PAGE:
BEVERLY, MA–(Marketwired – June 23, 2014) – Cellceutix Corporation (OTCQB: CTIX) (the “Company”), a clinical stage biopharmaceutical company developing innovative therapies in oncology, dermatology, and antibiotic applications, is pleased to announce that a research collaboration with Fox Chase Chemical Diversity Center (“FCCDC”)(http://www.fc-cdci.com) has led to the award of a Phase 2B Small Business Innovation Research (SBIR) grant to FCCDC from the National Institute of Allergy and Infectious Disease (NIAID) of the National Institute of Health (NIH).
The SBIR grant is for up to $1.5 million over two years and research will be directed at developing the Cellceutix technology platform on host defense protein (HDP) mimics for treatment of disseminated fungal infections, particularly those caused by Candida species.
“This grant to research our novel compounds dovetails with our strategy to partner with leading organizations and universities in the development of new therapeutic agents for some of the most difficult to treat fungal and bacterial infections,” commented Leo Ehrlich, Chief Executive Officer at Cellceutix. “Candida infections were recently named in the final rule of the U.S. Food and Drug Administration’s list of qualifying pathogens under the Generating Antibiotic Incentives Now Act. We clearly see the potential and value of new drugs for Candida infections and are very pleased that the funding is now in place for FCCDC to conduct studies on our compounds in this area.”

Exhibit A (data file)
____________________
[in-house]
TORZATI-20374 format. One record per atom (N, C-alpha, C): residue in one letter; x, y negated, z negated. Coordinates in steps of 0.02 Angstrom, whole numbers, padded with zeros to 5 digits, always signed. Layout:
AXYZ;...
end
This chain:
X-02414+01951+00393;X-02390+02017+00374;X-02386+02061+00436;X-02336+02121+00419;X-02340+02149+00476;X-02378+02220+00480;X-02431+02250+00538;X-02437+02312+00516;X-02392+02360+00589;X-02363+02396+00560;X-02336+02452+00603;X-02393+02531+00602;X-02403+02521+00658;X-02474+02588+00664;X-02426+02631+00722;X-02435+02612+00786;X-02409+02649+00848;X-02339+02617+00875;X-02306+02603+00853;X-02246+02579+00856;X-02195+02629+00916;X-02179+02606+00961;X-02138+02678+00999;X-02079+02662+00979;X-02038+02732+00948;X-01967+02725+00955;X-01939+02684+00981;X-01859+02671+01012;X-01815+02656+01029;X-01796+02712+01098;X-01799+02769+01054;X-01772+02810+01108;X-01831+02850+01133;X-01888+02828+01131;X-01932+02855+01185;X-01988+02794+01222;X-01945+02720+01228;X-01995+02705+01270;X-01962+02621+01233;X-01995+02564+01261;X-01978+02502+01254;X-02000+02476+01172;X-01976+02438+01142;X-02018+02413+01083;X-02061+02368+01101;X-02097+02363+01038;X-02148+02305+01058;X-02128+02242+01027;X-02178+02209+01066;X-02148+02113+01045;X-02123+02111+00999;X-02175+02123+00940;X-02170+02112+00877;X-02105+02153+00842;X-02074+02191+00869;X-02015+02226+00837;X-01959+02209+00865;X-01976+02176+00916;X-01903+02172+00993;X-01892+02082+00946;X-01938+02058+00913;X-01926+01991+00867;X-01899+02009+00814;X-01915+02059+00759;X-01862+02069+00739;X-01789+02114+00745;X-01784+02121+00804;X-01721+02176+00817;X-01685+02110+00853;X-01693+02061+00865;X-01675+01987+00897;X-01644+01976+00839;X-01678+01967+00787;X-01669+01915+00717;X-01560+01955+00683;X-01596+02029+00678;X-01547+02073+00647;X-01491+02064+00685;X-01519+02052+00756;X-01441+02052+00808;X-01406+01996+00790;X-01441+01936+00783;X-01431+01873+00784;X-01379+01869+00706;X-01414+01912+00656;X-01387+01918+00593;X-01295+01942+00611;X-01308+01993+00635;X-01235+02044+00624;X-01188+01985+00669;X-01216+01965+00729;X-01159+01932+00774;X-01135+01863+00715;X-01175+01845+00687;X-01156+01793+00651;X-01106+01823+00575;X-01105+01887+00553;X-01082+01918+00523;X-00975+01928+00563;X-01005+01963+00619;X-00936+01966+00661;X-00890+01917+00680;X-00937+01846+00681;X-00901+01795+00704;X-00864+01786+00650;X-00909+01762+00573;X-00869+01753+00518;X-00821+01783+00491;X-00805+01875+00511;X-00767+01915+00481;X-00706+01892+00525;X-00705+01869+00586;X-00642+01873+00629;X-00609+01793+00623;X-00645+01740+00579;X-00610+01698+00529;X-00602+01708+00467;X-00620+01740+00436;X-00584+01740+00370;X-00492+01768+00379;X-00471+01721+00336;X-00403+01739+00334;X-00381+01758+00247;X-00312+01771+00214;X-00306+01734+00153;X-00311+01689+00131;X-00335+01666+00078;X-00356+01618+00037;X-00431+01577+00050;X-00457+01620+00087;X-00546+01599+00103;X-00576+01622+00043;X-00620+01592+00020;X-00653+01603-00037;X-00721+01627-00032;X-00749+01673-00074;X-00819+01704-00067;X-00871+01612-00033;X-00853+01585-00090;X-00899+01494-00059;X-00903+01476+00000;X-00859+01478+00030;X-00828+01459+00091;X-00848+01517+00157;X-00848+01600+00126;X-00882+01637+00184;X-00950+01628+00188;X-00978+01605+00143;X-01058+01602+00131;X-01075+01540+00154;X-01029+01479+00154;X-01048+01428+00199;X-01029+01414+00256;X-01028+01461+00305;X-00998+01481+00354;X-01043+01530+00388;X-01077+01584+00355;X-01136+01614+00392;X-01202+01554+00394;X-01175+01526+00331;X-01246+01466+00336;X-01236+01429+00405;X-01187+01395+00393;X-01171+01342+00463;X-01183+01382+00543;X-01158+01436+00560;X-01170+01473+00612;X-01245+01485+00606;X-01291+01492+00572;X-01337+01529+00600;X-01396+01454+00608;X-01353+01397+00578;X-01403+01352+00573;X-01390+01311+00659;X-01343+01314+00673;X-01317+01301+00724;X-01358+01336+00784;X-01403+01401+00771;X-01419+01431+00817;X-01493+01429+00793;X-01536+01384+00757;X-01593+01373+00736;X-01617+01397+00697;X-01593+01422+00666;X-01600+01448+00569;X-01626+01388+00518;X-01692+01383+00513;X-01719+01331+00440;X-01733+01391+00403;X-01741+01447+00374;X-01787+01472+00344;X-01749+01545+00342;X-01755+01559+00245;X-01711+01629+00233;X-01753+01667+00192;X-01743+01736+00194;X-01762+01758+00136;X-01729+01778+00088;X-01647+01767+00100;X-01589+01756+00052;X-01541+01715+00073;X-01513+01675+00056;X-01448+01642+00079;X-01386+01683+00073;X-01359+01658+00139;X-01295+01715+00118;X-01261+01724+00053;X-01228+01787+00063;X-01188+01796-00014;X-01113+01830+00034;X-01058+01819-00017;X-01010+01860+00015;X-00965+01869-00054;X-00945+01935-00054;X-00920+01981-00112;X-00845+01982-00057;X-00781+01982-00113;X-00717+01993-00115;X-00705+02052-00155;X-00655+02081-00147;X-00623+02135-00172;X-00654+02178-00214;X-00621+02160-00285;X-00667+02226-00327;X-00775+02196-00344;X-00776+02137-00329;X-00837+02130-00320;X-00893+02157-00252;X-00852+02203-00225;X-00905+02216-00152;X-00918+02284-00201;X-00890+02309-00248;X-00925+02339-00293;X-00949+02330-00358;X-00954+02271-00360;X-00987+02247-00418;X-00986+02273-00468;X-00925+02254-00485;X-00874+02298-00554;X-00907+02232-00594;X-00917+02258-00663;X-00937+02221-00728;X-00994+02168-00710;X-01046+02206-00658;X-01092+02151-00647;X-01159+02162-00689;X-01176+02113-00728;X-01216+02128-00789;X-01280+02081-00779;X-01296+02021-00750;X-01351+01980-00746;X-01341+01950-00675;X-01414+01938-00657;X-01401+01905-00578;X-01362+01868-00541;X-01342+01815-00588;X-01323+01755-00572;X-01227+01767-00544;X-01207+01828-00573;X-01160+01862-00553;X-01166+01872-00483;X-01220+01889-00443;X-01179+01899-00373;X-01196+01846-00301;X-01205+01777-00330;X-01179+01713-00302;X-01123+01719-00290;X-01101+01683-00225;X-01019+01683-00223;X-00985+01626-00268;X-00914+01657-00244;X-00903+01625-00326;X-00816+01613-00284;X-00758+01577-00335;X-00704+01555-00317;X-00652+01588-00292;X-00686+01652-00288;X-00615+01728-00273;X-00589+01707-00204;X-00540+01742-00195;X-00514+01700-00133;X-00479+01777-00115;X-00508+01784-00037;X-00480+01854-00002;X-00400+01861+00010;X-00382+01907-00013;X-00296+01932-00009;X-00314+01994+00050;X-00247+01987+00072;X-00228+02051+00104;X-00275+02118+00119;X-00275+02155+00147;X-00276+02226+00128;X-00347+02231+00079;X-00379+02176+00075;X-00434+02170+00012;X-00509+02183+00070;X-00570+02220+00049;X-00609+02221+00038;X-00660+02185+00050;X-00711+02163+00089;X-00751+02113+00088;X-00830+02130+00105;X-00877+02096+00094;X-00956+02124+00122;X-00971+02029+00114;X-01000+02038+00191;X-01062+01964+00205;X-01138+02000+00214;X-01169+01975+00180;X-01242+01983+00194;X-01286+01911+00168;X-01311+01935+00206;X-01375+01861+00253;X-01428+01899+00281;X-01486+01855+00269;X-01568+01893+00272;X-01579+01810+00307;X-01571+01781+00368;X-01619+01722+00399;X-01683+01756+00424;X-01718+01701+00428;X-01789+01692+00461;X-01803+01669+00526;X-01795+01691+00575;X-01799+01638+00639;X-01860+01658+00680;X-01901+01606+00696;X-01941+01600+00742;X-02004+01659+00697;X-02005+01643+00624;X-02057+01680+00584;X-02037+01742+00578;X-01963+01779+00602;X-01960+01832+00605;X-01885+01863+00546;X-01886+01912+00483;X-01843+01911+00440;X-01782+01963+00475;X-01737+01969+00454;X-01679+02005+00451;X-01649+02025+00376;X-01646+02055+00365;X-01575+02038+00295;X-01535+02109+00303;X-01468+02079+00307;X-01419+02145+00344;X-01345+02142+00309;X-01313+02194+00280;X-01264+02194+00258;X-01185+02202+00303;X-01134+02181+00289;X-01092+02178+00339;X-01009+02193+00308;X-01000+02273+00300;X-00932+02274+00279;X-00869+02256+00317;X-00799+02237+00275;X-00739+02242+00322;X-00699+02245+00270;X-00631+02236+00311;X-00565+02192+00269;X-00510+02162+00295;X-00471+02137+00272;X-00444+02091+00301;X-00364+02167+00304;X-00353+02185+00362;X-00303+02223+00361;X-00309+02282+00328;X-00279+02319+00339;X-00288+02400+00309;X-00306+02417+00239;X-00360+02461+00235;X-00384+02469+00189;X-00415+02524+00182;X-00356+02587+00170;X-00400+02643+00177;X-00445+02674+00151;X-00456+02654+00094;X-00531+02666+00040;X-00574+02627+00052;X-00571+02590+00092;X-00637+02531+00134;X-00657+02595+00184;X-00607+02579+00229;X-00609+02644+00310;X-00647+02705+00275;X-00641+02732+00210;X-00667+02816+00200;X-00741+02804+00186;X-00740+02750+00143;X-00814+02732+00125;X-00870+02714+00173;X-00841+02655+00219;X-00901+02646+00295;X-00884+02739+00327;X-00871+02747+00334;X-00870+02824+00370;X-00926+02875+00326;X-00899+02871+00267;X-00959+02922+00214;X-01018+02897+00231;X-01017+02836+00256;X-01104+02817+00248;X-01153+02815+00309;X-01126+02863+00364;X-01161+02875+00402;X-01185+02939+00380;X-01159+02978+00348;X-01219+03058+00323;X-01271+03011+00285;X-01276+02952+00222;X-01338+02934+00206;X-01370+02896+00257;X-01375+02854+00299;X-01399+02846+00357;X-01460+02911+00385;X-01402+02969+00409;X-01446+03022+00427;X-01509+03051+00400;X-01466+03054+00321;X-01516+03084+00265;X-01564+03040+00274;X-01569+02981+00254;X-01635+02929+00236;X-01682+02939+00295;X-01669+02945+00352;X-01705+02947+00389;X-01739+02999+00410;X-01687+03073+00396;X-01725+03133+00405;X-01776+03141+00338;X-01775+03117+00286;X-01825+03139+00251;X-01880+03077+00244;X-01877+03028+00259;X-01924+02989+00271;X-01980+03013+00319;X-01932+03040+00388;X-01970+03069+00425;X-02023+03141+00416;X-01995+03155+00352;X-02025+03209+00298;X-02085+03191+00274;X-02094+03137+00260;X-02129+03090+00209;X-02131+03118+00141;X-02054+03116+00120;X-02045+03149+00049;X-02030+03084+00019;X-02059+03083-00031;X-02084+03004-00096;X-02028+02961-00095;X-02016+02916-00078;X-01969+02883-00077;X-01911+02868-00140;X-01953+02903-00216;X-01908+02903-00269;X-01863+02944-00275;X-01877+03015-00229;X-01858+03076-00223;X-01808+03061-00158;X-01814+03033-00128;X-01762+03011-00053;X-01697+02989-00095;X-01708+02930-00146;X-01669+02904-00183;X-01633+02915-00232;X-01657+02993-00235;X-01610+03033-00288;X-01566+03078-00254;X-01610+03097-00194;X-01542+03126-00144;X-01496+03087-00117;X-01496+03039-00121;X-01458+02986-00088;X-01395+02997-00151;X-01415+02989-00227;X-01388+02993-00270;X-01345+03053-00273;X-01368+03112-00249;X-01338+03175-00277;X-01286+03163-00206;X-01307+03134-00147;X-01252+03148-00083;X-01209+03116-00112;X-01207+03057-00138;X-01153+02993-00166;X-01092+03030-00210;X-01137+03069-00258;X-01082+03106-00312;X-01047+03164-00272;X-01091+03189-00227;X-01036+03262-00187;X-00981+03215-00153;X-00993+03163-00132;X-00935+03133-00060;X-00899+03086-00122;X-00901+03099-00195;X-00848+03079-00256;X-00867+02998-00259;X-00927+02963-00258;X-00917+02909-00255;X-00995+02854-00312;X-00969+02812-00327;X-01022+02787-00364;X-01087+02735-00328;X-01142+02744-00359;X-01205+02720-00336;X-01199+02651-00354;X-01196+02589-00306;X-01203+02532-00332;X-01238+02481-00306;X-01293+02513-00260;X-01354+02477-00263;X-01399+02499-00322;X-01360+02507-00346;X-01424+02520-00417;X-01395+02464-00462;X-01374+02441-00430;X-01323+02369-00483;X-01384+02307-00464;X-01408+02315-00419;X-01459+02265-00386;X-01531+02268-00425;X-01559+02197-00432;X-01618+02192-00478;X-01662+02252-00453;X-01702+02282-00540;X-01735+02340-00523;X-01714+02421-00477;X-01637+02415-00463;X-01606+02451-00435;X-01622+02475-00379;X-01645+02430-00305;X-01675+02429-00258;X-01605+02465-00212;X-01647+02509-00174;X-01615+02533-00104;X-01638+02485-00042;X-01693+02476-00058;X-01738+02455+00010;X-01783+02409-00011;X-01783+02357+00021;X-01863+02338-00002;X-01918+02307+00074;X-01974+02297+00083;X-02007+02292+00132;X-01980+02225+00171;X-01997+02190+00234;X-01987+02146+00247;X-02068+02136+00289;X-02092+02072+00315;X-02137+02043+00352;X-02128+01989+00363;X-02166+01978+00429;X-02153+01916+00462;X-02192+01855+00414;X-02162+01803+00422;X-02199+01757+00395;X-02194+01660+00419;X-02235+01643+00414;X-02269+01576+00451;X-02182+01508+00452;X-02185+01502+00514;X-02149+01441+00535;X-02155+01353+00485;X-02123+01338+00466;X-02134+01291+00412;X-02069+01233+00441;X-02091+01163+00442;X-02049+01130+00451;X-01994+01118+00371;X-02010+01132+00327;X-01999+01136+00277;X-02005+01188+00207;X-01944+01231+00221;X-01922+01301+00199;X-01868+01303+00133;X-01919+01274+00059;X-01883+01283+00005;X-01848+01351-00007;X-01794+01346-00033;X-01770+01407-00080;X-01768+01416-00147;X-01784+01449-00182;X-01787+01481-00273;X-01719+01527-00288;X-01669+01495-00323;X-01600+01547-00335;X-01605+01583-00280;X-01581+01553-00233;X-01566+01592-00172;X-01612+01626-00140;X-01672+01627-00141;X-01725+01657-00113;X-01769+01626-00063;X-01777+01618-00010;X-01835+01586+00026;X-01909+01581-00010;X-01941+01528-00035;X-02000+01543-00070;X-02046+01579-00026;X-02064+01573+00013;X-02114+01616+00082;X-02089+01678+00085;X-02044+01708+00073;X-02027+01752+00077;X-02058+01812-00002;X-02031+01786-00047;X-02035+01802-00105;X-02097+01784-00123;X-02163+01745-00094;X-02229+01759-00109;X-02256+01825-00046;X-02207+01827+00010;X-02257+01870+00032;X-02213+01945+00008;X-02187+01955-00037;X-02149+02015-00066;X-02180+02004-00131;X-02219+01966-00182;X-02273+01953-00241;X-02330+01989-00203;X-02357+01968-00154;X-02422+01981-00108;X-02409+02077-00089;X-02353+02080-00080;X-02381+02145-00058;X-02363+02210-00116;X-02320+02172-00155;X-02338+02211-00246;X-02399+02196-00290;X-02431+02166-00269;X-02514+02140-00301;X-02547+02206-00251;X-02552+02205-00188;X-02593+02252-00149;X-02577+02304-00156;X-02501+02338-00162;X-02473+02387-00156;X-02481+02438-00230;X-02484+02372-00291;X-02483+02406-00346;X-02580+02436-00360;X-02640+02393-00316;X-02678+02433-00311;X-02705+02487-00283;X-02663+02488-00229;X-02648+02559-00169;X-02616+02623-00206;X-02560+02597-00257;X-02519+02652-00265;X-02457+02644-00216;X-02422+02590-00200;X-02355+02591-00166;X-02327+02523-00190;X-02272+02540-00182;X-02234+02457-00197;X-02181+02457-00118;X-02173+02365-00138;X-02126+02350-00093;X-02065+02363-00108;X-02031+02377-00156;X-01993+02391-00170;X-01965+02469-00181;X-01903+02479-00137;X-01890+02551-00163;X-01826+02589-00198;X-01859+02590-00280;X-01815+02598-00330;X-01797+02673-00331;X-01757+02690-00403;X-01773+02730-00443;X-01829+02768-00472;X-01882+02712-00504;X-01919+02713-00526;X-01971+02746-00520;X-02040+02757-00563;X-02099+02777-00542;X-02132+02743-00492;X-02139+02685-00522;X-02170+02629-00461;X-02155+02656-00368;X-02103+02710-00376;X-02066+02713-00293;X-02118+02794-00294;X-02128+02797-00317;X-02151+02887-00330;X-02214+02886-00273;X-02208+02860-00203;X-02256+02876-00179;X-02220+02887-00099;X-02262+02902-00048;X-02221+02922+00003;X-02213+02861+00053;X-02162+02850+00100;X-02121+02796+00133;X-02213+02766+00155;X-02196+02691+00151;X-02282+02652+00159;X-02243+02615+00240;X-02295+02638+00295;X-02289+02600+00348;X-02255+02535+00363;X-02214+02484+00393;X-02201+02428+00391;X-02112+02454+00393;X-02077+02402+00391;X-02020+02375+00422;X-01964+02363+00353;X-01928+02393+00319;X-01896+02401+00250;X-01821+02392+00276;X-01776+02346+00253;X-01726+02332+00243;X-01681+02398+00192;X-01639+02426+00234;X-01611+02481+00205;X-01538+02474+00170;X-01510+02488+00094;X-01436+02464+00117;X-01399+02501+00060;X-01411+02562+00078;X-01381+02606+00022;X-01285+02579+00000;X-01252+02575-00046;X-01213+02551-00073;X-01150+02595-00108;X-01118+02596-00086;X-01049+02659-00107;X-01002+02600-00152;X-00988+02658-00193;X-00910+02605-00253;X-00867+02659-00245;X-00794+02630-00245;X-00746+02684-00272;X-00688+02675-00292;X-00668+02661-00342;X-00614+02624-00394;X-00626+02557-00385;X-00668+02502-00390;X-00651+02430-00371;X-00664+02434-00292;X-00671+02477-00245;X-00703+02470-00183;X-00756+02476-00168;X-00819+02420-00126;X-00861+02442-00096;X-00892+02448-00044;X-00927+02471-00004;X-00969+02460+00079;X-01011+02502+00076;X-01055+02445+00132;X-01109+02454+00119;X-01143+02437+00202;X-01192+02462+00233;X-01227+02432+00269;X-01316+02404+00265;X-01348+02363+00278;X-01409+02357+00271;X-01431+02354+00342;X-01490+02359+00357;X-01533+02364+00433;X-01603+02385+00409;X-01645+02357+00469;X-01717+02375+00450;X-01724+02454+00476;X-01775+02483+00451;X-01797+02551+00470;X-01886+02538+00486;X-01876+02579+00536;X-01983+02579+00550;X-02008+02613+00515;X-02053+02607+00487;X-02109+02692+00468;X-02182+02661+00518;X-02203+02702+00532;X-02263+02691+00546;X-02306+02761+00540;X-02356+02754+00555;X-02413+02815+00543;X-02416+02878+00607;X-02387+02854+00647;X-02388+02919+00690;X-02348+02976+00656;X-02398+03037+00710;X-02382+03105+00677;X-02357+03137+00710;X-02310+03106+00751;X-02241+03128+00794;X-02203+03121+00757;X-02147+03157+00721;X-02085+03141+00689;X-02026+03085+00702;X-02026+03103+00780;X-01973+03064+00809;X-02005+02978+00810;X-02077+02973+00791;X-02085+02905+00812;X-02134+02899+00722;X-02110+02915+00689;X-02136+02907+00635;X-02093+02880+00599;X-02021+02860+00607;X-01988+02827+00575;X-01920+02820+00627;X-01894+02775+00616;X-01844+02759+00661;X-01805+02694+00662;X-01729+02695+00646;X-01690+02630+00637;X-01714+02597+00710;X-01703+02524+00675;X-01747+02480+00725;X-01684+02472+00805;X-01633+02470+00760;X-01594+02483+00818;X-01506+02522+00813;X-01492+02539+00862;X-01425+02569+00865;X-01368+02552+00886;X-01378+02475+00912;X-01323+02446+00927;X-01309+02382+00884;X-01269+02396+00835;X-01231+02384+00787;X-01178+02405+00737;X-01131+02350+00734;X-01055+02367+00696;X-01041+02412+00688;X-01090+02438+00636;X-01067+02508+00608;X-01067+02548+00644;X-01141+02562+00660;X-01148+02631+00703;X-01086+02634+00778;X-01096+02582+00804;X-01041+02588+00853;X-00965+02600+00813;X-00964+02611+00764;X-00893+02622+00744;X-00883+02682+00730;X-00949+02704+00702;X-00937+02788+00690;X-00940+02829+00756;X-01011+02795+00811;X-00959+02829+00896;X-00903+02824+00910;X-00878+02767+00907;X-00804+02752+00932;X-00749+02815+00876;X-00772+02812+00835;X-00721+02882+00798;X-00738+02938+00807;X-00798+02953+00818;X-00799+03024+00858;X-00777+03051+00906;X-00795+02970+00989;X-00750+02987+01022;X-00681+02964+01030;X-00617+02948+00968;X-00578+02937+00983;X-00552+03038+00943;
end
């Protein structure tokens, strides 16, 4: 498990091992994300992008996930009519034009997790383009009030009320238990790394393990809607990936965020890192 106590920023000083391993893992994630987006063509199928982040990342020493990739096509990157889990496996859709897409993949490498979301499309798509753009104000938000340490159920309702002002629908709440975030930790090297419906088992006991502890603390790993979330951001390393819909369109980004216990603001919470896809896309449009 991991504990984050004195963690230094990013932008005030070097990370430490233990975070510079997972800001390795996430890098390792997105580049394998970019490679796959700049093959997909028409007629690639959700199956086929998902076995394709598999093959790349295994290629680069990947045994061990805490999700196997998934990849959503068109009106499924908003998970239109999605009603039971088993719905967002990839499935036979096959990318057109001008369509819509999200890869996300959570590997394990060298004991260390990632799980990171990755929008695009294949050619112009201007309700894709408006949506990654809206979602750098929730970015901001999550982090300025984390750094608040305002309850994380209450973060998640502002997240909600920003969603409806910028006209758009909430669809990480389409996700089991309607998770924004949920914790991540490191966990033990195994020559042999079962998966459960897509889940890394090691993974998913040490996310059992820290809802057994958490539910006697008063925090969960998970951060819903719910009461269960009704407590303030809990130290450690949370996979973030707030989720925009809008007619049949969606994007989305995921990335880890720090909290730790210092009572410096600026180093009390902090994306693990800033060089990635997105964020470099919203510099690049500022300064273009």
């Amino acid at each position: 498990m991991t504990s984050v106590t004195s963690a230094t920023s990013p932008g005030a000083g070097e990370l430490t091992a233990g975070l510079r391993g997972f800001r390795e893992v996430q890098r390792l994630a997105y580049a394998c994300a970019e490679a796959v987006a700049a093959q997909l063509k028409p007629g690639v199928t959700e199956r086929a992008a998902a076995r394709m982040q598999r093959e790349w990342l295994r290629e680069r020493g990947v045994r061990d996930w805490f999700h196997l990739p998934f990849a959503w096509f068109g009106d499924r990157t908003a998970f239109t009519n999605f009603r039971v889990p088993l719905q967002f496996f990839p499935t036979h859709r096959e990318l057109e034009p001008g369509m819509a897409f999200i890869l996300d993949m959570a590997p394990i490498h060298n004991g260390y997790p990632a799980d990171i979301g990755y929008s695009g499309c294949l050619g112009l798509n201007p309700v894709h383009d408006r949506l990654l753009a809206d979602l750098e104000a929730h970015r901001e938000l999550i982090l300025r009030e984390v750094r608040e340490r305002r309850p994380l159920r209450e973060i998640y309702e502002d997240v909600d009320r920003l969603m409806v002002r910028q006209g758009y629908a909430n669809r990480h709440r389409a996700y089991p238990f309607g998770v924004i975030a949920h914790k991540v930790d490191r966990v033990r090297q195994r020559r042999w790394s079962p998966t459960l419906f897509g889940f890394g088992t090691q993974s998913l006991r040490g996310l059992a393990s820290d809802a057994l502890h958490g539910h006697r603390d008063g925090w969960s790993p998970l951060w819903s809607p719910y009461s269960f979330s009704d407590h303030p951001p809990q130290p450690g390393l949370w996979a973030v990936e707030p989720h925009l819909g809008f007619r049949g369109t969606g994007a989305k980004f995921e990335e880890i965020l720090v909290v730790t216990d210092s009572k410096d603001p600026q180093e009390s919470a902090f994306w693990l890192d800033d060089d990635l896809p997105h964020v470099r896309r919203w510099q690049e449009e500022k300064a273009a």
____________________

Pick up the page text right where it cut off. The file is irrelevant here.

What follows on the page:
About Fox Chase Chemical Diversity Center, Inc.
Fox Chase Chemical Diversity Center, Inc. (FCCDC) provides medicinal chemistry, target validation, in vitro pharmacology and chemical biology support to investigators at universities, and non-profit research organizations and foundations. Our goal is to transition innovative biomedical research technologies into full-fledged drug discovery and development programs of study. FCCDC has submitted more than 3,000 small molecule test compound in support of collaboration and company projects, advancing biomedical research.